24. The method of claim 23, wherein the neutron poison material is boron carbide.

25. A composite-wall radiation-shielded cask produced according to the method of claim 1.

26. A composite-wall radiation-shielded cask comprising: an inner shell surrounding a containment volume; at least two non-annular sections of a radiation-shielding material; means for securing the non-annular sections of said radiation-shielding material to said inner shell to form an inner assembly; an outer shell surrounding said inner assembly to form a clearance gap therebetween; and filler material placed in the clearance gap and capable of transferring mechanical and thermal loads between said inner assembly and said outer shell.

27. The composite-wall radiation-shielded cask of claim 26, wherein said outer shell and said inner assembly each have opposing ends fixedly secured to an adjacent end of the other one of said outer shell and said inner assembly.

28. The composite-wall radiation-shielded cask of claim 26, wherein fasteners are used to secure the non-annular sections of said radiation-shielding material to said inner shell.

29. The composite-wall radiation-shielded cask of claim 28, wherein the fasteners are made of a high strength metal.

30. The composite-wall radiation-shielded cask of claim 28, wherein the fasteners are made of a high strength composite.

31. The composite-wall radiation-shielded cask of claim 26, wherein at least one strap(s) is used to band the non-annular sections of said radiation-shielding material to said inner shell to form a bound inner assembly.

32. The composite-wall radiation-shielded cask of claim 31, wherein the strap(s) is made of a high strength metal.

33. The composite-wall radiation-shielded cask of claim 31, wherein the strap(s) is made of a high strength composite.

34. The composite-wall radiation-shielded cask of claim 26, wherein said radiation-shielding material is a dense high atomic number material.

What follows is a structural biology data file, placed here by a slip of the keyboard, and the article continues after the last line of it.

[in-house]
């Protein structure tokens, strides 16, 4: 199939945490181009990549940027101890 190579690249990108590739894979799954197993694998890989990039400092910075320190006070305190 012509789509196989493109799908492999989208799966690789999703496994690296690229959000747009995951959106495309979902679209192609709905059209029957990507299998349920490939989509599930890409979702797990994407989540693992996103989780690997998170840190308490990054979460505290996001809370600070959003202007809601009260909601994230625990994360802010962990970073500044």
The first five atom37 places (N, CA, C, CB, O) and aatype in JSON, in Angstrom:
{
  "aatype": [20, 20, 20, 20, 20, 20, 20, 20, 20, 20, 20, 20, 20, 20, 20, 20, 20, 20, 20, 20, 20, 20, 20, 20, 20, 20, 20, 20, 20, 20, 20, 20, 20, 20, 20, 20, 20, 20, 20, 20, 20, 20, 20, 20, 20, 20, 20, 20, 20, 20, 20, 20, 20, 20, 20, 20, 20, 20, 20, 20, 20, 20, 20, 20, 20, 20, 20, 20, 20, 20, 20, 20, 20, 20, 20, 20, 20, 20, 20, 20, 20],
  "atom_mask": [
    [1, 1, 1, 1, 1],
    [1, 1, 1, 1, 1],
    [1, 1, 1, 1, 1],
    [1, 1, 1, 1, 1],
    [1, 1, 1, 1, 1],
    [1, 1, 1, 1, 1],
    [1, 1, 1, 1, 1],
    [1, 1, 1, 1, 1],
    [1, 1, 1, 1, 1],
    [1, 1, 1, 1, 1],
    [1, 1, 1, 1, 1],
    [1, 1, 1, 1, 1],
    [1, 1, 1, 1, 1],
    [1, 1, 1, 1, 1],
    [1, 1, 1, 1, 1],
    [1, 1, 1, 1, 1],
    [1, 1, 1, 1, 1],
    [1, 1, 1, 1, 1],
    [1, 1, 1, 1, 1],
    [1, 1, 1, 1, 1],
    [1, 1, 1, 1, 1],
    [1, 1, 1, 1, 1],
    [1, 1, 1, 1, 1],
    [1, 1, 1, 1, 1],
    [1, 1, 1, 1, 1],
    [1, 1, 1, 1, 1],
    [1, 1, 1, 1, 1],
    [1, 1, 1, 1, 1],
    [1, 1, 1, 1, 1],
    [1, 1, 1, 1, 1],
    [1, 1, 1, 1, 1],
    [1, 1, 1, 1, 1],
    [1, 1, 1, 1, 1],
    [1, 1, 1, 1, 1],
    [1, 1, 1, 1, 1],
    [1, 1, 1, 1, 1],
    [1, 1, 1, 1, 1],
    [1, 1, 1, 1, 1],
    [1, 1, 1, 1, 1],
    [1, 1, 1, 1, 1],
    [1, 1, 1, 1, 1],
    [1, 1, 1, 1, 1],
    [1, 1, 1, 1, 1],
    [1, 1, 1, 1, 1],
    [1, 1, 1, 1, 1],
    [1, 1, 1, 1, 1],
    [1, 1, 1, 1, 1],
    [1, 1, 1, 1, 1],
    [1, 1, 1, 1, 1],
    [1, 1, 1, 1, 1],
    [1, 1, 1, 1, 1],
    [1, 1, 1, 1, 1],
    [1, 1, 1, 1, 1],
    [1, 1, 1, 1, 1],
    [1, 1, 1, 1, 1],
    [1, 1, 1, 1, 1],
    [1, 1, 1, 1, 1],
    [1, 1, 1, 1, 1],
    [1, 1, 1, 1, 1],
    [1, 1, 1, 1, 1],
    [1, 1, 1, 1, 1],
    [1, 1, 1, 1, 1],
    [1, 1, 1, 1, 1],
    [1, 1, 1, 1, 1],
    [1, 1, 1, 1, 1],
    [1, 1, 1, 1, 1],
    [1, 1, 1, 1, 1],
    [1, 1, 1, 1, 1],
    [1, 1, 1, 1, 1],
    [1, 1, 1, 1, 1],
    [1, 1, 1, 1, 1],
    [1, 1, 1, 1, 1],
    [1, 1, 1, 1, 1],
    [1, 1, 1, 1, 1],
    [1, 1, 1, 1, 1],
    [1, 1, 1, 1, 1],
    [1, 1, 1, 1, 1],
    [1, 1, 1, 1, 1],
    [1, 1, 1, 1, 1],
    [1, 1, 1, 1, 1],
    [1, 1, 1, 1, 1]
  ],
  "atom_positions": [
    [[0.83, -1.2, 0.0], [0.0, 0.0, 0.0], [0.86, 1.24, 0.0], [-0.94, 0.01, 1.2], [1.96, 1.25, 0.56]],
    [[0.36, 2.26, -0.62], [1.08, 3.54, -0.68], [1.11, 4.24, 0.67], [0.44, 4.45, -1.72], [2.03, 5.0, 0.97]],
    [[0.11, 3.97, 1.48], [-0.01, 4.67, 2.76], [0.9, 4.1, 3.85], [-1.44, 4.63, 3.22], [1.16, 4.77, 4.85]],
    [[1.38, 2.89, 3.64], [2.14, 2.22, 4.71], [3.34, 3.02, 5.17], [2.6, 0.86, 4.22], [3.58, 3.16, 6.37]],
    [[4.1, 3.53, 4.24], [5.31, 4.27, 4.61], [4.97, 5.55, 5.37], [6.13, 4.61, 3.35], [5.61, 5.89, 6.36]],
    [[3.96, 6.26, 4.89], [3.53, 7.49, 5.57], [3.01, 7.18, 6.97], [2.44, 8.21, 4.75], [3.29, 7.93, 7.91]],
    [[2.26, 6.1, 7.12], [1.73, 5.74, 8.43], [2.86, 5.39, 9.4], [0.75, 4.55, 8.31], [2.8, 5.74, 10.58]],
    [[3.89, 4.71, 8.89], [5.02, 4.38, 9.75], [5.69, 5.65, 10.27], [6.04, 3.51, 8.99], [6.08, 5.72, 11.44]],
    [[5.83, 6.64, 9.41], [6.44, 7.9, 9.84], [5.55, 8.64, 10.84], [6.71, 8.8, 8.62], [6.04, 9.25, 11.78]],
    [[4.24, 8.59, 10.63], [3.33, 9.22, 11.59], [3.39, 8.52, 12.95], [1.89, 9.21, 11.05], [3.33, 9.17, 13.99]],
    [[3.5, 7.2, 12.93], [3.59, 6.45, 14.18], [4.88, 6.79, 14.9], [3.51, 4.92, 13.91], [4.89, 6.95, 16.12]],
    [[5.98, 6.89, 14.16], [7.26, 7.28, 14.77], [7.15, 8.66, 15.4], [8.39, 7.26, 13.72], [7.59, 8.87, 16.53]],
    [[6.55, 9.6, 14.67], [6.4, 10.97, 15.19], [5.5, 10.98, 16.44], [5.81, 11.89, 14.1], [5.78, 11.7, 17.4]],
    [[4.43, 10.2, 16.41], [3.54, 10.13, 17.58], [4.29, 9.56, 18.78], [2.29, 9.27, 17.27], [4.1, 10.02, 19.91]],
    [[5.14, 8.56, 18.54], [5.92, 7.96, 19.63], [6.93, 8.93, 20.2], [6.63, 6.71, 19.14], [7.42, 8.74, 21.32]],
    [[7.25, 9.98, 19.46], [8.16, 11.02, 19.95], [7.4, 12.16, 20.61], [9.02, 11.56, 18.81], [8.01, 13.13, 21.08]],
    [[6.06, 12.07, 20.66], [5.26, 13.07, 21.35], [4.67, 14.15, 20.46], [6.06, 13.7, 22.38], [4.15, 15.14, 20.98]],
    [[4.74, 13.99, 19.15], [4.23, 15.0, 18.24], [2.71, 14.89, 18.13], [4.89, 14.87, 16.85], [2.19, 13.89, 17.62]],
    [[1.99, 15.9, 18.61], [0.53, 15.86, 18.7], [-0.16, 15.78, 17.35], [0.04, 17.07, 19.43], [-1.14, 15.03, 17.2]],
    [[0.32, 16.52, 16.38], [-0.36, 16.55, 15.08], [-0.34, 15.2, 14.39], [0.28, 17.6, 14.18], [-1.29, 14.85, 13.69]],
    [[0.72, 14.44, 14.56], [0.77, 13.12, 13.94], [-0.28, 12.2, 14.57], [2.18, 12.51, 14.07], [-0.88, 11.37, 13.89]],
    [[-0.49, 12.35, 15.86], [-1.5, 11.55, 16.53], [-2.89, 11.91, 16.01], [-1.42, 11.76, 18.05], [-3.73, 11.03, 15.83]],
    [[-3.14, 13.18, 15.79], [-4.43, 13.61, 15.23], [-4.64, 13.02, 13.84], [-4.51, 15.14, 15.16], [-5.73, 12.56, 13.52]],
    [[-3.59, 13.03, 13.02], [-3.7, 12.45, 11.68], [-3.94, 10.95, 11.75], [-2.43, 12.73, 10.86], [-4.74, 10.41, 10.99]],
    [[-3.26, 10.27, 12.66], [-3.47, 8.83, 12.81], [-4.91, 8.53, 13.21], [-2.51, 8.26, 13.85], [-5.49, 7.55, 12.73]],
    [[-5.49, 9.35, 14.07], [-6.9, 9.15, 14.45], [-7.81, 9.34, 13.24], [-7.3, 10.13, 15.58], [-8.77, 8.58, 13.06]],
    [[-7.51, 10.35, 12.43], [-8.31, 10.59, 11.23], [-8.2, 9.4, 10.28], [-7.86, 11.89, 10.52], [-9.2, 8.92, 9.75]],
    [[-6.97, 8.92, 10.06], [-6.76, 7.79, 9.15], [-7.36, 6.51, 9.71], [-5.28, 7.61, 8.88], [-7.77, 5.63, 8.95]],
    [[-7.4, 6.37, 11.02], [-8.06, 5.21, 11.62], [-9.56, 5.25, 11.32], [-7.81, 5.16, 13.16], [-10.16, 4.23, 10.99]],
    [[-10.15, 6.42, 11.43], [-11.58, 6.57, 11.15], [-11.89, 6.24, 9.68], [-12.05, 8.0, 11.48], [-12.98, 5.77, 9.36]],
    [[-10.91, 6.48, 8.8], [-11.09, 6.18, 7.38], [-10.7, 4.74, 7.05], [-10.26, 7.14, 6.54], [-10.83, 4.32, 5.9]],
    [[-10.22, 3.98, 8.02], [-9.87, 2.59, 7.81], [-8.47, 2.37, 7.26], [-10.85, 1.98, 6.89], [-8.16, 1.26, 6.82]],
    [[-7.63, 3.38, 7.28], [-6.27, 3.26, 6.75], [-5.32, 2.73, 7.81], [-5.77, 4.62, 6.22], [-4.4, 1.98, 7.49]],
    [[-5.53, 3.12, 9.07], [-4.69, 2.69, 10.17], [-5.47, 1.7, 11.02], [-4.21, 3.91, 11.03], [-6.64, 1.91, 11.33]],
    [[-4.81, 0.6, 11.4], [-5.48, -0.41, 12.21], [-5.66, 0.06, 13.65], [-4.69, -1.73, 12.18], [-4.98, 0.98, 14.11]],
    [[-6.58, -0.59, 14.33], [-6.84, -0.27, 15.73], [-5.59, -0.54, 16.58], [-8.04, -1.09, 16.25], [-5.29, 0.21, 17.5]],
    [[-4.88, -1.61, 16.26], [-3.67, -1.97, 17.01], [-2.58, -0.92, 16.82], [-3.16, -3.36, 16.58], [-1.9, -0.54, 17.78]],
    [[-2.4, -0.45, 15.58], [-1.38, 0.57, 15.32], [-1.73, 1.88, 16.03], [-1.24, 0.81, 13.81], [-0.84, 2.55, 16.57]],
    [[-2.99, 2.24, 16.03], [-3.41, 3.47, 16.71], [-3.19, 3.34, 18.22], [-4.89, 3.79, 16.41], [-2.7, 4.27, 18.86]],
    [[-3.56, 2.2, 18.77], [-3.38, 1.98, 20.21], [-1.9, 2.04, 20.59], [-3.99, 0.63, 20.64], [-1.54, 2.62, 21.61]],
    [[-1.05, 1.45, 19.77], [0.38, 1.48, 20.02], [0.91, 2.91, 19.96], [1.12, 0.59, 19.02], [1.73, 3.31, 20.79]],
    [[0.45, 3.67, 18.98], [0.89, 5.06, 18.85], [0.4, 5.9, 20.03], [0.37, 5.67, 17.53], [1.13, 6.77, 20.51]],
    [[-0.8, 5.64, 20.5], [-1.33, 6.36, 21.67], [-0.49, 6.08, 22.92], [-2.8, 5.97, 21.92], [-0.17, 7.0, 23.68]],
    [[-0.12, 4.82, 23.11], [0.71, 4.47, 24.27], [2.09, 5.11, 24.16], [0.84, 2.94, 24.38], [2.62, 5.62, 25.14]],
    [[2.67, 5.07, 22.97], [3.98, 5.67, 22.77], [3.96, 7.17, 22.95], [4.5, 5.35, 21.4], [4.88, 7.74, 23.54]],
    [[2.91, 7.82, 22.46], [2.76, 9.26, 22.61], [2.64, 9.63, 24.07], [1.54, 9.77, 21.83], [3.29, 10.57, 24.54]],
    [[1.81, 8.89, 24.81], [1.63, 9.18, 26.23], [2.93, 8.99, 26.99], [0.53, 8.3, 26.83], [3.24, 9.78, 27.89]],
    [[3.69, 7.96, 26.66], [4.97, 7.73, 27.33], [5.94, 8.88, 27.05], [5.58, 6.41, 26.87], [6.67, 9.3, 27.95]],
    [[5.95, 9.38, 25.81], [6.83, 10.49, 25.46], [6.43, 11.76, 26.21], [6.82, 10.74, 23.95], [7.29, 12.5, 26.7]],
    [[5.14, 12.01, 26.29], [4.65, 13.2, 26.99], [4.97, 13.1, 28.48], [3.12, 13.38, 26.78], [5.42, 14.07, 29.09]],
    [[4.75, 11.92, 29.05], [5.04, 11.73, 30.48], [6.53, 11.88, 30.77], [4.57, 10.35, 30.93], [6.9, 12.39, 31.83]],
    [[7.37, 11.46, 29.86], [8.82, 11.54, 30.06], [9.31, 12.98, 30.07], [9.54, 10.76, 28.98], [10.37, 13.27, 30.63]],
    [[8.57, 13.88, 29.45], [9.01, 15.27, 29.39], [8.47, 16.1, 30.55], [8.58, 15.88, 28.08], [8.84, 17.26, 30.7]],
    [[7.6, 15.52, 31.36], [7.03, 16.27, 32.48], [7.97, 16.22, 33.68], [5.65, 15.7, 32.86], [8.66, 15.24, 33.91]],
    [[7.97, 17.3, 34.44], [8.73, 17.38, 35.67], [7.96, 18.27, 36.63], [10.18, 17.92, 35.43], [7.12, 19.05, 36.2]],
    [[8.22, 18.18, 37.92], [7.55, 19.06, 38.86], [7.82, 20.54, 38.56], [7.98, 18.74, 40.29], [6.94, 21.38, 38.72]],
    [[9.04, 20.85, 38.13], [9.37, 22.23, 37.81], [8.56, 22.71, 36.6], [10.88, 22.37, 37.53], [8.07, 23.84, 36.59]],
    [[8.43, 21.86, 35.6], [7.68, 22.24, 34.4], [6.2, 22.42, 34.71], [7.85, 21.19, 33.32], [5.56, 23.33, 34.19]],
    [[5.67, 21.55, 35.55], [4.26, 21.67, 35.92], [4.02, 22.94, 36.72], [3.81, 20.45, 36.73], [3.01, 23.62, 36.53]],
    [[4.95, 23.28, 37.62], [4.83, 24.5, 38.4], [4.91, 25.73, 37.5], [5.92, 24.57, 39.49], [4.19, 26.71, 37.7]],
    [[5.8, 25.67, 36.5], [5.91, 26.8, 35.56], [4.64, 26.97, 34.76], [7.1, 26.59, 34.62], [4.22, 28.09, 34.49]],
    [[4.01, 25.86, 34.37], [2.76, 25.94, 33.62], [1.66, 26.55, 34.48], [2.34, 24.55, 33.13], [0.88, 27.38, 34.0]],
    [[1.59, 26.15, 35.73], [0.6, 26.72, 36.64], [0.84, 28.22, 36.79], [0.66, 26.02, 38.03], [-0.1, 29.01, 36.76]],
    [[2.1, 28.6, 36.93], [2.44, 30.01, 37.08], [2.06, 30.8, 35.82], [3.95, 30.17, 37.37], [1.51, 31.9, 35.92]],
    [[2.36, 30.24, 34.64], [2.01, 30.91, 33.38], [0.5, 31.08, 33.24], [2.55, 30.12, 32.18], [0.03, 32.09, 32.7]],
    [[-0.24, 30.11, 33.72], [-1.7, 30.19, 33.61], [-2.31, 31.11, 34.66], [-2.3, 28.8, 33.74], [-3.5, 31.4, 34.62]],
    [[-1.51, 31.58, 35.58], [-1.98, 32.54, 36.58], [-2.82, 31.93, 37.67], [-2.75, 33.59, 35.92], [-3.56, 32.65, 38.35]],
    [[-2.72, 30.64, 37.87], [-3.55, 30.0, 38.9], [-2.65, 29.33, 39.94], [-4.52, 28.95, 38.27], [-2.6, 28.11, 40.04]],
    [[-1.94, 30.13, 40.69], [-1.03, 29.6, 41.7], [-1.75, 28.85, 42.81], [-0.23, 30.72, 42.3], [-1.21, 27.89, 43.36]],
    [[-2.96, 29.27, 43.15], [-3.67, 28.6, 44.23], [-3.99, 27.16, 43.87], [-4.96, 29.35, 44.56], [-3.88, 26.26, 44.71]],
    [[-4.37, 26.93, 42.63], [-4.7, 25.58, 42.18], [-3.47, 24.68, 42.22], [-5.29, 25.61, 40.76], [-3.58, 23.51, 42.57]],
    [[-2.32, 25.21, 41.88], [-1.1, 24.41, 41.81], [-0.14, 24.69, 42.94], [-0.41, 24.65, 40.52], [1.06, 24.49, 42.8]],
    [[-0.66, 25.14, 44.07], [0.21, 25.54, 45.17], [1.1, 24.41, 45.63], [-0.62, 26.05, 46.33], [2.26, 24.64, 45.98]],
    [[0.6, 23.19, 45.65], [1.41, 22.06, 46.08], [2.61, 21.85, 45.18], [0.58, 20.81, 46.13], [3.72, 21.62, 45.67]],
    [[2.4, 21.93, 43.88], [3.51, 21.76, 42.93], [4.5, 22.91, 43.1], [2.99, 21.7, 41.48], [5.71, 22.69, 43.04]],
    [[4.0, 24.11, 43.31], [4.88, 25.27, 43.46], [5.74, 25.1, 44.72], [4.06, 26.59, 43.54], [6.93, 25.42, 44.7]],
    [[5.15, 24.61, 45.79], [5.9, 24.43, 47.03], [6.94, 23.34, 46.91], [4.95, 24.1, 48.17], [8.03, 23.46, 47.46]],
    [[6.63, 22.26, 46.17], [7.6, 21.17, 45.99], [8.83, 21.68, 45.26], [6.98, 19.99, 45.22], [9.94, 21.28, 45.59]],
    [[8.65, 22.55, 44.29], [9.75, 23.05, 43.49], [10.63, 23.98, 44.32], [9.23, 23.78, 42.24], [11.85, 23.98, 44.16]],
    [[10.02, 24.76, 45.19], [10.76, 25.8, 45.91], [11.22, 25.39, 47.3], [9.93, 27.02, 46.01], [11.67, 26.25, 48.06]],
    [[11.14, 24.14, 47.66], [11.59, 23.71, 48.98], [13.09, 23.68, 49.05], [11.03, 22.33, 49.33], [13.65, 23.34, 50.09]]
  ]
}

35. The composite-wall radiation-shielded cask of claim 34, wherein the dense high atomic number material is chosen from the group consisting of lead, uranium, and tungsten.

36. The composite-wall radiation-shielded cask of claim 26, wherein said radiation-shielding material is made from an iron-based material.

37. The composite-wall radiation-shielded cask of claim 26, wherein the sections of said radiation-shielding material conform in shape to said inner shell.

38. The composite-wall radiation-shielded cask of claim 37, wherein said inner shell has a curvilinear cross-section.

39. The composite-wall radiation-shielded cask of claim 37, wherein said inner shell has a polygonal cross-section.

40. The composite-wall radiation-shielded cask of claim 26, wherein the non-annular sections are notched to interconnect with adjacent non-annular sections.

41. The composite-wall radiation-shielded cask of claim 26, wherein said filler material is a highly conductive malleable metal.

42. The composite-wall radiation-shielded cask of claim 41, wherein said filler material is selected from the group consisting of copper, lead, and aluminum.

43. The composite-wall radiation-shielded cask of claim 41, wherein said highly conductive malleable material is tamped in said clearance gap to remove voids therein and provide rigid contact between said inner assembly and said outer shell.

44. The composite-wall radiation-shielded cask of claim 26, wherein said filler material is a pourable hardening material.

45. The composite-wall radiation-shielded cask of claim 44, wherein said filler material comprises a cement.

46. The composite-wall radiation-shielded cask of claim 44, wherein said filler material comprises a polymer.

47. The composite-wall radiation-shielded cask of claim 26, wherein said filler material comprises a neutron poison material.

48. The composite-wall radiation-shielded cask of claim 47, wherein the neutron poison material is boron carbide.

Description:

The United States Government has rights in this invention pursuant to Contract No. W-7405-ENG-48 between the United States Department of Energy and the University of California for the operation of Lawrence Livermore National Laboratory.

I. FIELD OF THE INVENTION